Therefore, my people, I insist that the suffering of the People from the South East is also the suffering of the people from the other geopolitical zones in Nigeria. And the oppression of the Igbo people is also the oppression of all Nigerian peoples. An injury to one is an injury to all. A Biafra state is not going to change the players of the game, it will only exacerbate the sufferings of the victims of the game.

In conclusion, my people, let us dutifully work ourselves back into reckoning by fighting for Fairness, Justice, and Equality for all Nigerians; not Igbos only; Yorubas only or Hausas only but all Nigerians.

Charles Chukwuemeka Oputa aka Charly Boy is a seasoned broadcaster with over thirty years of media, socio-cultural and street experience accrued via ‘the Street University’. He has an outstanding academic background with a diploma from Harvard University, a degree in Suffolk University and a Masters from Emerson University. | Facebook @charlyboy | Instagram @areafada1


  1. thababybwoy

    August 12, 2017 at 3:34 pm

    just exactly my point

  2. Gyasi

    August 12, 2017 at 5:28 pm

    In this country we are so different. over 400 tribes with over 100 different languages. Sometimes I think the only thing that holds us together is the name Nigeria. Nothing more. An Igbo man would always see a Yoruba man as a Yoruba man first before a Nigerian. A Yoruba man will see an Igbo man as omo Igbo first before a Nigerian. like wise a Hausa man, Efik or Ijaw man. This is exactly what is killing us. People in govt of different tribes come together because they realized the only way they can loot the governed easily is when they come together. Nigeria as a nation needs a bond, the people needs to feel they are bonded together by something greater than the name Nigeria. And the only way we can achieve this is by having people of thought in govt. people that are selfless, and can see beyond nepotism and tribalism and favourism.

  3. chrisyinks

    August 12, 2017 at 5:33 pm

    It’s often a good thing to clear with one’s writing. From the article, I gather that he is against what Biafra stands for. Don’t understand why he’d sympathize with the movement. No need to play on anyone’s intelligence when fundamentally you have a differing point of view.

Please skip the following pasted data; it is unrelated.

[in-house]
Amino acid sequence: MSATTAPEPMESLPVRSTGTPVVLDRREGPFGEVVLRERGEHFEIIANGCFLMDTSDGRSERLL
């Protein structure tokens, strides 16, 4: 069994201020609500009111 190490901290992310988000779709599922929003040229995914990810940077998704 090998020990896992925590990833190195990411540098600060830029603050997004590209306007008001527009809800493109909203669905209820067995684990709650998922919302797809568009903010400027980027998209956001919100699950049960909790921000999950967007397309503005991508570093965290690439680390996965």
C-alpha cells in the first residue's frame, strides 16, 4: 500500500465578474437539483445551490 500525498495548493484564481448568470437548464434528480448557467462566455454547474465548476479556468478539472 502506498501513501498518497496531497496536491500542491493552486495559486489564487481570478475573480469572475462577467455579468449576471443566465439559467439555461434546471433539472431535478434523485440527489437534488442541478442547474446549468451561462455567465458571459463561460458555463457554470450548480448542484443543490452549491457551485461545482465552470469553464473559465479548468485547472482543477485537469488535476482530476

4. dabigmax

    August 12, 2017 at 7:14 pm

    Spoken like a true Patriot.

  5. nl

    August 12, 2017 at 9:50 pm

    I thought he has seen the light after being teargased.But alas he still believes a fair and just one Nigeria is workable under present faulty structureCharly abeg who be the real mumu now?

  6. Truuf

    August 13, 2017 at 2:52 am

    This: “And this is essentially where I disagree with my brother Nnamdi Kanu that though Biafra is right, it should be a national cause and not a sectional one. ” My sentiments exactly.

  7. Fence

    August 13, 2017 at 12:38 pm

    Very nice writeup charly boy, I agree with you but the issue is that the igbos like some of us who dont agree with Nnamdis ways clamored for restructuring to give more powers to the state level but the FG said no.

    other tribes seem to be insulting the igbos or they are just too silent. Do they truly feel like victims?

    A multicultural country like Nigeria cannot continue with a unitary system it just cant. That is why USA even predicted Nigeria would break up. You see unlike us the USA uses a lot of intelligence and they are aware that with the rise of internet use, southern Nigeria is becoming more aware and moving at a faster rate than nothern nigeria and very soon if care is not taken something would have to give that is why they made such statement.

    I dont agree with Nnamdi either but i only acknowledge him because what he is doing is bringing up discussions and making people think instead of keeping quiet and just accepting the rubbish this government is giving out. It was also one of things i liked about GEJ regime, when i saw Nigerians doing a lot of protest, i thought my people were finally fighting for their rights but i didnt know there was another agenda to it.